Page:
It’s Not About The Box Improving Care at Group Health with People, Process and Technology

March 26, 2010

EBM triumphs

Filed under: Policy — Matt Handley @ 10:27 am

Thanks to Kathy Brown, Director of GHC Pharmacy for sending along this information:

Today Kaiser Permanente won a lawsuit they brought against the maker of Neurontin (gabapentin).  This is the result of a long standing case that Kaiser had against Pfizer for their pattern of off label marketing of Neurontin…approved in 1994 for add-on tx of partial seizures….it bloomed into $10Billion drug mostly for the off-label use for migraines, bipolar and pain management.
The pattern of off-label marketing was company strategy including ghost written articles, suppression of negative studies and millions spent in getting physicians to prescribe neurontin for migraine, pain and bipolar disease.      Of note, of the many company documents and emails introduced as evidence, there was an email about Group Health and a residency project to reduce the use of neurontin based on the lack of evidence of efficacy–the email stated that “all we need is for Group Health to present data at AMCP to induce a snow ball effect”  Indeed, GH was amongst the first to look at limiting use of this drug for lack of evidence (something to be proud of!).

…and part of the closing arguments:  “The premise of evidence-based medicine is that there is a complete, accurate, and truthful scientific base to it.  Dr. Dickersin wrote in the New England Journal of Medicine, she said that “Selective outcome reporting,” cherry-picking the results, “threatens the validity of the evidence.” The heart of evidence-based medicine is the evidence, but the soul of evidence-based medicine, the soul is the validity of that evidence. And when the validity of the evidence is corrupted by lies and misrepresentations, as was done in this case, then physicians can no longer trust and rely on the validity of the evidence. If your verdict is a verdict you return for the defendants in this case, it will embolden them to continue market-based medicine. And if market-based medicine continues, physicians won’t be able to trust and rely on the validity of the evidence, and evidence-based medicine, as we’ve come to know it today, will die. But if you return a verdict for Kaiser, your verdict will be for evidence based medicine.”

Jury verdict under federal RICO and California’s Unfair Competition Law:  $47 million, which will be automatically trebled — $141 million.

March 23, 2010

A personal note from Atul Gwande

Filed under: Policy — Matt Handley @ 10:32 am

Just had to share Atul Gwande’s post on the New Yorker blog about the reform bill.  Love that he brought his kid.  I admit that a favorite moment for me was touring the capitol with my daughter Kate last year.  Especially nice to remember that Congress can do right (although we all wish for more consistent execution)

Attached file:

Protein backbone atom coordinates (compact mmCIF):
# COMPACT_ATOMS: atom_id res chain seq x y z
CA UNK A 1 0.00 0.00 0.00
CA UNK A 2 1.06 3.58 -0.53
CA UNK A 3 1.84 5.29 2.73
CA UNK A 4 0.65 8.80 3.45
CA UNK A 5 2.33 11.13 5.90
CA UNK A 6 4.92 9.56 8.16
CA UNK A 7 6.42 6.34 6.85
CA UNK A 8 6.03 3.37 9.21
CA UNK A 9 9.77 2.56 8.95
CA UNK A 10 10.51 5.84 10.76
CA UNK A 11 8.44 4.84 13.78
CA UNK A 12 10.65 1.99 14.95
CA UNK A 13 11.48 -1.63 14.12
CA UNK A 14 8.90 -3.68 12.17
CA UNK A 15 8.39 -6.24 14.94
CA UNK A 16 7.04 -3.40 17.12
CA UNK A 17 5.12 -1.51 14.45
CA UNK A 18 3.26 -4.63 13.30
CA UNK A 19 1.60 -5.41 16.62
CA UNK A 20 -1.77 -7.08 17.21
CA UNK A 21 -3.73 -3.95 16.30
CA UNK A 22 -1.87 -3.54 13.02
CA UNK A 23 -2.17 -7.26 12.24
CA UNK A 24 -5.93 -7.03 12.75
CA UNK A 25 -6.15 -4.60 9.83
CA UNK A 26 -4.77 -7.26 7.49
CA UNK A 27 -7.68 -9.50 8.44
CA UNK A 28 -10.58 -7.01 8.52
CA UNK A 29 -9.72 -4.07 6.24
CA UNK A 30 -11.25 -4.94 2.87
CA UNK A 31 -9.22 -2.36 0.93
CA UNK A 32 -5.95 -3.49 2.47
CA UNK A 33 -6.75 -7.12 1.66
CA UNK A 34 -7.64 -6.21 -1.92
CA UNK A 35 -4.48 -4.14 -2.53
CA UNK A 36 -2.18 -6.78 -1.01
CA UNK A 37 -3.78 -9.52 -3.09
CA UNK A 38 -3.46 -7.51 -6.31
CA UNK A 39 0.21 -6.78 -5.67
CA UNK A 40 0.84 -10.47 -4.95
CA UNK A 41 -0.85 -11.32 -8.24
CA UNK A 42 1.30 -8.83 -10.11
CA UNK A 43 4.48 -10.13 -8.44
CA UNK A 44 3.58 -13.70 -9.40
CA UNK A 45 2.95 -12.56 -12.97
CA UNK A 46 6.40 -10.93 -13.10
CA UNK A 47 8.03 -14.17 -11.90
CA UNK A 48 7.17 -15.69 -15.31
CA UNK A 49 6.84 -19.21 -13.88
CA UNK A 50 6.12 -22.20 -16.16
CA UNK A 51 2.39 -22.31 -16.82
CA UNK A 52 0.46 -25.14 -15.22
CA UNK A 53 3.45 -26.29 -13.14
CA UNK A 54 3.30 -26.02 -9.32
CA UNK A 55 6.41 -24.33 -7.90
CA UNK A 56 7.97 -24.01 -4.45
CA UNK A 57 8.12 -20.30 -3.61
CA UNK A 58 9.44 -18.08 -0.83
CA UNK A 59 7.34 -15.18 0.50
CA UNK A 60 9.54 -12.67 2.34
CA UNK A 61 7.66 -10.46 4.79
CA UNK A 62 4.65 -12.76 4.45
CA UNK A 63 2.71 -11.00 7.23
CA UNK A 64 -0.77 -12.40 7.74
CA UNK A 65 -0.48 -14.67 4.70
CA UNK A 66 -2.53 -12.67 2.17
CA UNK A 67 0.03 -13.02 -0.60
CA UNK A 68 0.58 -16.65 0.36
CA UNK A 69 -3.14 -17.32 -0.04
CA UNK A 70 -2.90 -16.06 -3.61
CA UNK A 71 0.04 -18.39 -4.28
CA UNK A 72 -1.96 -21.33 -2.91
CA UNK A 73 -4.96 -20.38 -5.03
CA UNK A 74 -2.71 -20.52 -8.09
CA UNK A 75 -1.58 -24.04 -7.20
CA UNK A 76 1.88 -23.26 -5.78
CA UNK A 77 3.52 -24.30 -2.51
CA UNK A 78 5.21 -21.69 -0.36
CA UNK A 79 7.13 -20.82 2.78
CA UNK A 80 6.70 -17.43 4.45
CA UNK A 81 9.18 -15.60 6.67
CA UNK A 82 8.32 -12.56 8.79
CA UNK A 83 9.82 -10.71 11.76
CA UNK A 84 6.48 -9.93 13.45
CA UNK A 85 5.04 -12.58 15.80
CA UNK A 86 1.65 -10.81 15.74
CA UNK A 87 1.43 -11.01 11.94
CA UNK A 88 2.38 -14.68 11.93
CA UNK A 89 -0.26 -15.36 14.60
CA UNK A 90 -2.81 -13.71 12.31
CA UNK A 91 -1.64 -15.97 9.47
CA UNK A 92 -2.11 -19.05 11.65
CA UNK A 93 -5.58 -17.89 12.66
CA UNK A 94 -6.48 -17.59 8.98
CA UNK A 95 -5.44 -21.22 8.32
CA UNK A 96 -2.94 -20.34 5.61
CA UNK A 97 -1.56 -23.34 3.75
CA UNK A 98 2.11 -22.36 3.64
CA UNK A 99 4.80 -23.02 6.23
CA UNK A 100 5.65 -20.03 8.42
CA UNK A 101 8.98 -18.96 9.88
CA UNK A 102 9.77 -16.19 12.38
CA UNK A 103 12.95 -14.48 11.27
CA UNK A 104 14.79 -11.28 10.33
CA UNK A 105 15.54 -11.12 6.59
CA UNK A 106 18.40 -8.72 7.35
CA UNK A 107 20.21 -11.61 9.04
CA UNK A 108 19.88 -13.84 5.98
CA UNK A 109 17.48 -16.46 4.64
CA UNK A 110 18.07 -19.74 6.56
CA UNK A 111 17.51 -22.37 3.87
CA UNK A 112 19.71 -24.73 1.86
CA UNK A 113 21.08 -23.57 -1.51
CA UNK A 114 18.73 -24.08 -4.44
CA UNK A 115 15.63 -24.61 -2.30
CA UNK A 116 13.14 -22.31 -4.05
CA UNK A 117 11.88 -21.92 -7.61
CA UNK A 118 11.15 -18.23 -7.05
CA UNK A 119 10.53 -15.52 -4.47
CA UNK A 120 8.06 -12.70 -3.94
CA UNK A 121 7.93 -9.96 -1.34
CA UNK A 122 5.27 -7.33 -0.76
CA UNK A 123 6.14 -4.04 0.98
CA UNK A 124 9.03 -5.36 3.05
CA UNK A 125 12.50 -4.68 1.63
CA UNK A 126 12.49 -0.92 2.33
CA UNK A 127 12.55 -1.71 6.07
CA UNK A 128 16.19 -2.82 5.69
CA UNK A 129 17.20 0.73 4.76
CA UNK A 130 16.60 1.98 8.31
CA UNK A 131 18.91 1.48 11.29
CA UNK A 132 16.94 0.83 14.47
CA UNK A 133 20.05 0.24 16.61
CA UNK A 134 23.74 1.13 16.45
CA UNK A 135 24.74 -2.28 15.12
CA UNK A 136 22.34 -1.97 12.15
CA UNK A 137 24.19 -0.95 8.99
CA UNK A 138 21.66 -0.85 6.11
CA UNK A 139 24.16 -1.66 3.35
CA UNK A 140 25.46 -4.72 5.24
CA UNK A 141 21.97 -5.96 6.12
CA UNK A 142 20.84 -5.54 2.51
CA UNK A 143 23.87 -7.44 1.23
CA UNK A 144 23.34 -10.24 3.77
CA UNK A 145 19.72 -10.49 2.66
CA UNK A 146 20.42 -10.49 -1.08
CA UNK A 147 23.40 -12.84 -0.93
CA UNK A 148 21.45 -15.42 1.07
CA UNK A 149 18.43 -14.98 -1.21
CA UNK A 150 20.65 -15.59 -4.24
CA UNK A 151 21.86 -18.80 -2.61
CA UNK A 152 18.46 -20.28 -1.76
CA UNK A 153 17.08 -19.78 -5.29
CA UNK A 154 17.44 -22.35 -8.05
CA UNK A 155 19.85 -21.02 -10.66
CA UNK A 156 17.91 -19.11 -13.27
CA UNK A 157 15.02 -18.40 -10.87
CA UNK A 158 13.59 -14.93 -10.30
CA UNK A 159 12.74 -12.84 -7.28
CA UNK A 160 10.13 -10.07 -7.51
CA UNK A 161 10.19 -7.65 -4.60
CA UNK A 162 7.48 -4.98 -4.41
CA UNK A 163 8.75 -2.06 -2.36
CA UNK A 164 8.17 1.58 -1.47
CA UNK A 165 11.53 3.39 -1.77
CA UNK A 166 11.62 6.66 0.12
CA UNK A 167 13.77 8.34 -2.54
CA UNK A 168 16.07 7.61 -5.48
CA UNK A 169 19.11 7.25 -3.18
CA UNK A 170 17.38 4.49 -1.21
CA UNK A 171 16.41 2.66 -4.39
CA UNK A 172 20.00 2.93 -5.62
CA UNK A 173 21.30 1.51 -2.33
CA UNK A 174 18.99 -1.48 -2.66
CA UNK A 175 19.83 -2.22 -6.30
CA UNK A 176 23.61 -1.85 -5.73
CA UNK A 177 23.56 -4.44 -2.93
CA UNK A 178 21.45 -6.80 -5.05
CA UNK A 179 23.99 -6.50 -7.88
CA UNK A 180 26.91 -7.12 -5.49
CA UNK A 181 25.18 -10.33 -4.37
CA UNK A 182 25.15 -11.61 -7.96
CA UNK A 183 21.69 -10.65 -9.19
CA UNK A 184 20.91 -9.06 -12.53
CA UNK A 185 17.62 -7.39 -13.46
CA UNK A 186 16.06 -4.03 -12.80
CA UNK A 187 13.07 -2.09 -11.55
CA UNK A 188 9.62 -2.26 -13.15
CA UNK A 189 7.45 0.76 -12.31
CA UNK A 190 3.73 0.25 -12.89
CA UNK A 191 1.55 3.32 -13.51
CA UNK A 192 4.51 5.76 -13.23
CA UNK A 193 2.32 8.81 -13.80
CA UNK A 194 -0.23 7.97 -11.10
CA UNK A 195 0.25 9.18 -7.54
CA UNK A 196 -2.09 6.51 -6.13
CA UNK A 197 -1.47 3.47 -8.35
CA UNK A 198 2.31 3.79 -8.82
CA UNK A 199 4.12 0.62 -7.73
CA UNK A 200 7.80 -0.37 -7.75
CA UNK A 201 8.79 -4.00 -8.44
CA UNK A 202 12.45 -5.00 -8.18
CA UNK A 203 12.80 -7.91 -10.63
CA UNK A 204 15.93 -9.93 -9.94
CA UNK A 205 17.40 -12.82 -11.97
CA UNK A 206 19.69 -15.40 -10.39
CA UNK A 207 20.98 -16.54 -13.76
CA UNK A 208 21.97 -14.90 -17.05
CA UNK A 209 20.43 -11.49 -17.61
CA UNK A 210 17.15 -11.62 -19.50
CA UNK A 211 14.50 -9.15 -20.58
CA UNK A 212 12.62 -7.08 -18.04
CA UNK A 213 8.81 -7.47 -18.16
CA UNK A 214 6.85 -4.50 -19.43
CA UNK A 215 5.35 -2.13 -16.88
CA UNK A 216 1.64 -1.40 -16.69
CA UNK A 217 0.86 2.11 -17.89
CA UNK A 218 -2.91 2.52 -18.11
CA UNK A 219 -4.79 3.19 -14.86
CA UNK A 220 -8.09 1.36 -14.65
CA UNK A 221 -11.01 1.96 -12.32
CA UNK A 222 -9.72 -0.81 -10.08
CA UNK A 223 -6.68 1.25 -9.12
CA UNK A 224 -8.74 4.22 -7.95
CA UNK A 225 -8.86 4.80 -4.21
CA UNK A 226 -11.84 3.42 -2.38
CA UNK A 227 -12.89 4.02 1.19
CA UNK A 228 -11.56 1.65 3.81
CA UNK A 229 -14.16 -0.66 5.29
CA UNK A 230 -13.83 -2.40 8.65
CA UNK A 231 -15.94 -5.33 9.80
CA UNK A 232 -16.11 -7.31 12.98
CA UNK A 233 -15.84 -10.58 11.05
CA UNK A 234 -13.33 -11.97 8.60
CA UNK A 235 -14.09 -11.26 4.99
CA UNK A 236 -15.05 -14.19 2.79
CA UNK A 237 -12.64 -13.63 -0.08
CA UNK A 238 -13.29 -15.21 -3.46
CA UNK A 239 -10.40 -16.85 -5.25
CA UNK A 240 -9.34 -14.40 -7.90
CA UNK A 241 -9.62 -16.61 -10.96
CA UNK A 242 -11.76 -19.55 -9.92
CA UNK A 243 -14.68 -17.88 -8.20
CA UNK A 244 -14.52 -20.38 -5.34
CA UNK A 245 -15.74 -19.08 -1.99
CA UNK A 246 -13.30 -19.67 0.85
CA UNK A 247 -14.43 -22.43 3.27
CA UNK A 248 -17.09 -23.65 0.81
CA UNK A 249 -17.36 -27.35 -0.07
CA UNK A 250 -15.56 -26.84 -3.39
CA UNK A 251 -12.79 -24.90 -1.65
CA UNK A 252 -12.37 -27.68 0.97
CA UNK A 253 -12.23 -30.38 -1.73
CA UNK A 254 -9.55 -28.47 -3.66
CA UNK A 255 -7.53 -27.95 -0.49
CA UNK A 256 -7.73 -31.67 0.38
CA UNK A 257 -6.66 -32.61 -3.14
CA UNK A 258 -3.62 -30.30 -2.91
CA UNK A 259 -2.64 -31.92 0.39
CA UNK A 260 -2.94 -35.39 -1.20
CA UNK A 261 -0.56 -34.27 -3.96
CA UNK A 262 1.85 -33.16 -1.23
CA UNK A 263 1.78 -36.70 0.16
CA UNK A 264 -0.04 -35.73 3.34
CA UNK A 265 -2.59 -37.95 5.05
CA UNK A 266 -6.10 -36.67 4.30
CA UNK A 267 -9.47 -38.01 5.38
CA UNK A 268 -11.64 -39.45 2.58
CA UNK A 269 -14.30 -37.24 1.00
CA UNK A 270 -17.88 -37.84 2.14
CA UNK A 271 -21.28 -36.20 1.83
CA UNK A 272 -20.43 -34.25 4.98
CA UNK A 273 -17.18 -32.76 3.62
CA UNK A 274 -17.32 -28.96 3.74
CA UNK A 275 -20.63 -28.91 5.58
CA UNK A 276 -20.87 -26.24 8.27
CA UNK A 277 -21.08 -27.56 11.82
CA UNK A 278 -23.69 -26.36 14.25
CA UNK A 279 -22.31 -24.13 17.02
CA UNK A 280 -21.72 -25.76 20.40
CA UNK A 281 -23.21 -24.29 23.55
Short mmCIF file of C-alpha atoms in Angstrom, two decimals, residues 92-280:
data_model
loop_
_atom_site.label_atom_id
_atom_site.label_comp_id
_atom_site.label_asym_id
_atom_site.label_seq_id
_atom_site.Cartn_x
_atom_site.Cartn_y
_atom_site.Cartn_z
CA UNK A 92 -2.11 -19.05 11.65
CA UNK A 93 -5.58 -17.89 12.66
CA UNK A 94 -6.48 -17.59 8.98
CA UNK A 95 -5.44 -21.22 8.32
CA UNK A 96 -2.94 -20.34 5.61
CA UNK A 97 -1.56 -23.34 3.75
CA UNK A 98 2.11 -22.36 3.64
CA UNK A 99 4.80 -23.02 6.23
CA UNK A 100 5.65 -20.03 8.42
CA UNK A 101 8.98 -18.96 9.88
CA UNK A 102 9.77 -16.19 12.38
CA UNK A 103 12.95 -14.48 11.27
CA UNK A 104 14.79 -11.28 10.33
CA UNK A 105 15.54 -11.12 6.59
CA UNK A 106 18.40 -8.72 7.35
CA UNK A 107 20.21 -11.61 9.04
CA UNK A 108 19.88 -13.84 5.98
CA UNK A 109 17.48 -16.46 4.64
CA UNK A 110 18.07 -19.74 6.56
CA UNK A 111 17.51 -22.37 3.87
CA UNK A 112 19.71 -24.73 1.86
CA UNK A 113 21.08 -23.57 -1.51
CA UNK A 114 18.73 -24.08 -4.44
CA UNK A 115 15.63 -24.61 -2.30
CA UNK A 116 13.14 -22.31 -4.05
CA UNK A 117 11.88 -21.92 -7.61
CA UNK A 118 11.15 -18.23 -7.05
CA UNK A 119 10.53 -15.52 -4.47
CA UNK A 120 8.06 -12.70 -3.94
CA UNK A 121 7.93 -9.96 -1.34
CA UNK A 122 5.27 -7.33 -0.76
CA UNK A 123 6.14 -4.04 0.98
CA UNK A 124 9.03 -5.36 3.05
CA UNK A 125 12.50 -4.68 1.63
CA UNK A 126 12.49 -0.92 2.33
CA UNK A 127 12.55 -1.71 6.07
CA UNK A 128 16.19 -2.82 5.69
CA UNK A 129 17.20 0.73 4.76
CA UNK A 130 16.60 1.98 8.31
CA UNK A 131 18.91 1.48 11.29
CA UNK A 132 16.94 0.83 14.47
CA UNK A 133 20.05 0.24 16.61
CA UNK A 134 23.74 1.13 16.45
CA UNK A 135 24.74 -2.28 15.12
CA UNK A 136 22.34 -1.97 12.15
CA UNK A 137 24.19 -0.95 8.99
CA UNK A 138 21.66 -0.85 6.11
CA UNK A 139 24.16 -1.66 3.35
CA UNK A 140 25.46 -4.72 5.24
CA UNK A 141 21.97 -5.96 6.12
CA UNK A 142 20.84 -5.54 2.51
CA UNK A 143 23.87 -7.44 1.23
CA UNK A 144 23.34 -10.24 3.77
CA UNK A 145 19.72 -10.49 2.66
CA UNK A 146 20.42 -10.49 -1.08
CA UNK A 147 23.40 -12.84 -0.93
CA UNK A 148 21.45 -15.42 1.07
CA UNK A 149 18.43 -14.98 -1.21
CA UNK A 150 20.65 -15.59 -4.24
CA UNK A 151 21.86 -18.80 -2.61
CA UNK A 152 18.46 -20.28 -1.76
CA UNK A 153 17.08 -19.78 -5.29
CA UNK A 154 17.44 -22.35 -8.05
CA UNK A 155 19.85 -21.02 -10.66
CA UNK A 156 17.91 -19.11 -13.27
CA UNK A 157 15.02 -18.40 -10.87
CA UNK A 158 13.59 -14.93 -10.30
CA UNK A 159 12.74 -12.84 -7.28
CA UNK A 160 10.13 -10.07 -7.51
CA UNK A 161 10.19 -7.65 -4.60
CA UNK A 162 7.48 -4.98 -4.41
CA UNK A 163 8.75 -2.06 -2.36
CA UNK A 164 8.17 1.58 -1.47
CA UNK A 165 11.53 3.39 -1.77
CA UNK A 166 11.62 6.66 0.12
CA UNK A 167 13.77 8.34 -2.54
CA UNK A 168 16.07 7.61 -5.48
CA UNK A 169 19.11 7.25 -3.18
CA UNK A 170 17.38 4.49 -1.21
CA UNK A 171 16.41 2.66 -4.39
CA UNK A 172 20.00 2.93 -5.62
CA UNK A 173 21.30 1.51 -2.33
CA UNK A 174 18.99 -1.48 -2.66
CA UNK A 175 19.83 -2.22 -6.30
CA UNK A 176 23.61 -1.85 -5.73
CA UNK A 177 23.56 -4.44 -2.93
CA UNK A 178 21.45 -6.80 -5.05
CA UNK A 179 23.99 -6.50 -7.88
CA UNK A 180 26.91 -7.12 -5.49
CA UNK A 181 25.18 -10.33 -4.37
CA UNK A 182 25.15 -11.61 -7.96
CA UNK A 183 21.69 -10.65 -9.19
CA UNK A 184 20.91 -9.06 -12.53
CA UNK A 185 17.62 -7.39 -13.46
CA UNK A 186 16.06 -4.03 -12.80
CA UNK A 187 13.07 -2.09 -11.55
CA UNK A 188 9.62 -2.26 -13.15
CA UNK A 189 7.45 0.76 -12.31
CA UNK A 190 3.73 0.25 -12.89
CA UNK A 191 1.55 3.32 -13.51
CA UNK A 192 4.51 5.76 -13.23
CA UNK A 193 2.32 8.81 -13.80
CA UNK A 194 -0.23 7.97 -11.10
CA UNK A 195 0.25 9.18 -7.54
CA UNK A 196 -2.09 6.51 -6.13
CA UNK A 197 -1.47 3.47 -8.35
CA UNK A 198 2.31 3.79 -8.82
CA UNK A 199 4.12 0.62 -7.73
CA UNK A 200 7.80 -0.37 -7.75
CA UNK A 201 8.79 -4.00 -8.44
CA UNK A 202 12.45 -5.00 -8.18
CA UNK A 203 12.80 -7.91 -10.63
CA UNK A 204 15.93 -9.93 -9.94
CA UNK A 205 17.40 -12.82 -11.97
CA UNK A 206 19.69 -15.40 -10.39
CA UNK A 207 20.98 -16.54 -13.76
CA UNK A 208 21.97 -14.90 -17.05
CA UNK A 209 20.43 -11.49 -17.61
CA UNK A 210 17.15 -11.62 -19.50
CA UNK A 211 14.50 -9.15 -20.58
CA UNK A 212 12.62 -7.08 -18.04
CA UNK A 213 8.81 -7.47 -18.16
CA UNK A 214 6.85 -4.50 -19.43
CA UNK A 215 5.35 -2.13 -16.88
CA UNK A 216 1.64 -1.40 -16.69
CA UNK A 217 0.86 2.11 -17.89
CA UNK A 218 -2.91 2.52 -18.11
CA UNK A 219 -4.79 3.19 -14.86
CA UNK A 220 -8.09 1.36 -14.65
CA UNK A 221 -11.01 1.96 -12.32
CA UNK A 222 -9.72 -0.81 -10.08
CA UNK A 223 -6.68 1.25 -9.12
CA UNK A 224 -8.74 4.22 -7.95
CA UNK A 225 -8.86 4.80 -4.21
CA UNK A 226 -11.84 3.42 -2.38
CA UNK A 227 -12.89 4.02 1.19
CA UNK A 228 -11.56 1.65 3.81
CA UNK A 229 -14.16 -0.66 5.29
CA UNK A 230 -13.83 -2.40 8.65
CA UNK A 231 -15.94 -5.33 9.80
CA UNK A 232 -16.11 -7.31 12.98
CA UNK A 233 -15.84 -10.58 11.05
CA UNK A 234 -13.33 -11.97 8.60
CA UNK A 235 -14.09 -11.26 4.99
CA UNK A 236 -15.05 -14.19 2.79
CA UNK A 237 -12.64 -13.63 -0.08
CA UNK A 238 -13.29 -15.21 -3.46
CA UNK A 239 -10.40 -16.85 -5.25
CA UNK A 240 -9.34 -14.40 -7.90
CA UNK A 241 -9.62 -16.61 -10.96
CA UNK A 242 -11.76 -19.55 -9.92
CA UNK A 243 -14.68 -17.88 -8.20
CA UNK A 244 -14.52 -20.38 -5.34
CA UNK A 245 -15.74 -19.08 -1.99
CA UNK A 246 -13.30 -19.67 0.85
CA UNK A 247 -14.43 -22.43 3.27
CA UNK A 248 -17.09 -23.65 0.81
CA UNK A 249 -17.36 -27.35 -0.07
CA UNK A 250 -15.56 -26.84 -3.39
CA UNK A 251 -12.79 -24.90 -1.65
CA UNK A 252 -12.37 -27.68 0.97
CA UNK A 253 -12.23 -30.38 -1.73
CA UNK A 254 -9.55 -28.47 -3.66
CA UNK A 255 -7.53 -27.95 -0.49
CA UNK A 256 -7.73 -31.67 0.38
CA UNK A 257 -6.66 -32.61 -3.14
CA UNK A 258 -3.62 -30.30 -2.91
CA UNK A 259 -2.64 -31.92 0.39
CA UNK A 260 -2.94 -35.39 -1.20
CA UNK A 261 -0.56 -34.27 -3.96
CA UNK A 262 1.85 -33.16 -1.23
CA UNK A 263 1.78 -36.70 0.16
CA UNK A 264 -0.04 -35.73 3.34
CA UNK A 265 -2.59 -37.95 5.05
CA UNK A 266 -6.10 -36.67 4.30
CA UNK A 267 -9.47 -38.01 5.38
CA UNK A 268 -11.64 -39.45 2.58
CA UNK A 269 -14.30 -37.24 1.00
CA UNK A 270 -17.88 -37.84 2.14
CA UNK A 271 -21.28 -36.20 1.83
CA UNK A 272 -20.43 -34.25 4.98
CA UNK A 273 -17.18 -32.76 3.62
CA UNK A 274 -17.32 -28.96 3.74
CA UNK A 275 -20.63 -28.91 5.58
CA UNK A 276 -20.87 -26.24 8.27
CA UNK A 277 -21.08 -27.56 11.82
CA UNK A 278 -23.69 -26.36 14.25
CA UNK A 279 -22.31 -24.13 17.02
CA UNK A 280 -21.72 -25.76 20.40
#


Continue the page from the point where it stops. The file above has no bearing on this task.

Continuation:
Gwande’s post

March 4, 2010

How important is cost?

Filed under: Uncategorized — Matt Handley @ 7:57 am

Right now Paul Grundy MD, who works for IBM, is relating a discussion that he recently had with the CEO of one of the top hospitals in America.  that hospital is focused on bringing on more procedures for the population they serve.  And that led to the frank discussion that IBM will not relocate employees to that are.  think about that.  For employers, the largest growth in expenses is their employee health benefits.  Big enough that they the efficiency/value of care in a community is a major issue considered in where to locate a business.  The hospital CEO wasn’t able to hear the message yet.  And each of us as patinets needs to think this one through.

Great cartoon to illustrate:

fire cartoon

Alliance of Community Health Plans – the Good Guys

Filed under: Uncategorized — Matt Handley @ 5:38 am

I am sitting in the ACHP medical directors meeting in Philly.  ACHP are the “good guys, and it is great toaddress issues with like minded leaders.  I really like how ACHP frames the work.  The Triple Aim (health of populations, great patient experience and affordability) is not enough – they have added an important one.

Quadruple Aim:  Focused on health of populations, optimal patient experience (outcomes, quality, satisfaction), affordability, and community benefit.

Each of the member organizations are community based, cultivate strong provider relationships with aligned incentives and are not for profit.  And they include many of the top performing groups in the country.  We are all facing the same challenges, and it is great to share ideas about how to increase our ability to innovate and adopt innovations.  Brenda Bruns and I will be sharing some of the great work from GHC over the next two days.

As I participate with this group for the next two days – with reform a part of every conversation – I will be thinking of the quote attributed to Bobby Kennedy  “If not us, who?  If not now, when?”.

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